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This is why Kevin Dotson has been so successful with the Rams

Los Angeles Rams v Arizona Cardinals Photo by Ric Tapia/Getty Images

One of the best moves for the Los Angeles Rams this season has been the trade for offensive lineman Kevin Dotson. Dotson has been starting at right guard since Week 4 and been one of the best all-around offensive linemen in the NFL during that time period. Dotson has been the fifth-highest graded guard via Pro Football Focus since he became a full-time starter for the Rams.

While Dotson wasn’t necessarily seen as a bust in Pittsburgh, he was being phased out as the Steelers signed Isaac Seumalo in free agency along with Nate Herbig. With only five spots on the offensive line, somebody was going to get phased out and that player ended up being Dotson.

On the Sean McVay show on Monday, general manager Les Snead said that talks for Dotson actually started during the Allen Robinson trade. Snead added that the Rams valued what Dotson did in his first few years in Pittsburgh and praised him for how did his job.

This is the second time that Snead has found an offensive lineman via the trade market when it simply didn’t work for another team. The first example was back in 2019 when he traded for Austin Corbett. Dotson didn’t have Corbett’s pedigree, but also fit the type of offensive lineman that the Rams were looking for as they changed their run scheme.

Brandon Thorn who runs the Trench Warfare substack did a film breakdown with Dotson last week. I would definitely recommend subscribing and giving the film room a watch. Thorn is one of the best when it comes to offensive line analysis. He asked Dotson why it’s worked out so well in Los Angeles. Said Dotson,

“I would say the main thing is just being able to be back at right. Being back at right, I didn't realize how much it made a difference for me until I got to play it again. It just came back to me within a week of practice that I was like the right side is where I’m meant to be. Even in Pittsburgh, they said my best years were when I got to play the right. Switching to left, I feel like I didn’t do bad at left, but it just made sense for me to be at right. When they switched me to left, it’s something that I had too learn totally new. I think a lot of offensive linemen know that going from right to left when you play right since high school, you have to do a lot of re-wiring. Being able to get back to right made a huge difference for me.”

At Louisiana, Dotson played all of almost his 3,400 snaps at right guard. However, outside of his rookie year when it was almost an even split, the Steelers played Dotson primarily on the left side. His rookie year was his best, especially from a pass-protecting standpoint. It makes sense that he would feel more comfortable on the right side given that’s where most of his previous experience had come. There seems to be a narrative that offensive linemen can easily move from the right side to the left side or from guard to tackle. However, while true for some players, others prefer one side or one position over another.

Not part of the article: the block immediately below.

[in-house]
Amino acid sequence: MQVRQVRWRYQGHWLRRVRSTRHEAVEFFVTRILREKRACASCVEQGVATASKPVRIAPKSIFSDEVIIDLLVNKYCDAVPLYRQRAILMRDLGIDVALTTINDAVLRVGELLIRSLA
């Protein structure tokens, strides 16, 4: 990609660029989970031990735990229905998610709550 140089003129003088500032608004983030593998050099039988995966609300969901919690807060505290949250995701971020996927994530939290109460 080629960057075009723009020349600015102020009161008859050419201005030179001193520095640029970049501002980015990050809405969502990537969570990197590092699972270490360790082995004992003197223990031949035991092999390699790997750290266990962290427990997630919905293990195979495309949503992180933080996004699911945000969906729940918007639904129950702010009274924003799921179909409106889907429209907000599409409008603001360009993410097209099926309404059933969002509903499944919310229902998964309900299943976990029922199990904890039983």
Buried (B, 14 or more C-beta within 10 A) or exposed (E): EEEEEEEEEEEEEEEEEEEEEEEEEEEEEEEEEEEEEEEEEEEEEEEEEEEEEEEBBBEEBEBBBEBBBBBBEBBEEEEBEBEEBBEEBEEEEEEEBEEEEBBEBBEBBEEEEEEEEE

Again, I would definitely recommend giving the video a watch. The video on YouTube is a five-minute preview of an almost hour-long interview and film breakdown. In the preview, Thorn and Dotson break down the play below from the game in Week 4 against the Indianapolis Colts. That was Dotson’s first start with the Rams.

When talking about the Rams offense Dotson said,

“I feel like this outside zone is a little different because it’s not a lot of reading. It’s not a lot of thinking of who you’re going to. You know who you’re going to and now you’re only thinking about the angles...It kind of feels like more of a power play than a finesse play to me now because I get to run full speed and now I can go as hard as I can. I think I just like the aspects of that...We never really ran mid-zone in Pittsburgh, but I like how the mid-zone play works, just being able to have that cutback at all times. You don’t really have to stop somebody from going a certain way. I think that makes the block way easier than really having to muscle somebody out of there.”

The Rams are going to have an interesting decision to make when it comes to Dotson this offseason. In the past, they’ve decided not to pay guards when they potentially should have. Following 2018, the Rams didn’t bring back Rodger Saffold. That wasn’t the first time they made that decision. Back in 2014, Saffold had a deal done with the Raiders and would have signed there had they not failed his physical.

After the 2021 season, the Rams decided not to bring back Austin Corbett. The result was disaster in 2022.

Would the Rams make that same decision this offseason with Dotson or learn from past mistakes? Last week, PFF projected Dotson’s value in free agency to be worth over $17M per year. You could argue that signing Dotson for that much would be an overcorrection on past mistakes.

According to PFF, Dotson has struggled the past three weeks. He gave up a season-high six pressures against the Baltimore Ravens. With that being said, it’s also likely not a coincidence that his three worst games have come when Joe Noteboom was the primary right tackle.

To put it this way, when Noteboom has been the right tackle, the Rams offensive line has an EPA per play of -0.09. When it’s Rob Havenstein at right tackle, that jumps up to 0.09. Now, that speaks more to Havenstein’s value that Dotson’s. With that being said, Havenstein and Dotson have been one of the best offensive line duos on the right side when they are on the field together.

The Rams are expected to get Rob Havenstein back this week. It will be interesting to see the effect that has on Dotson.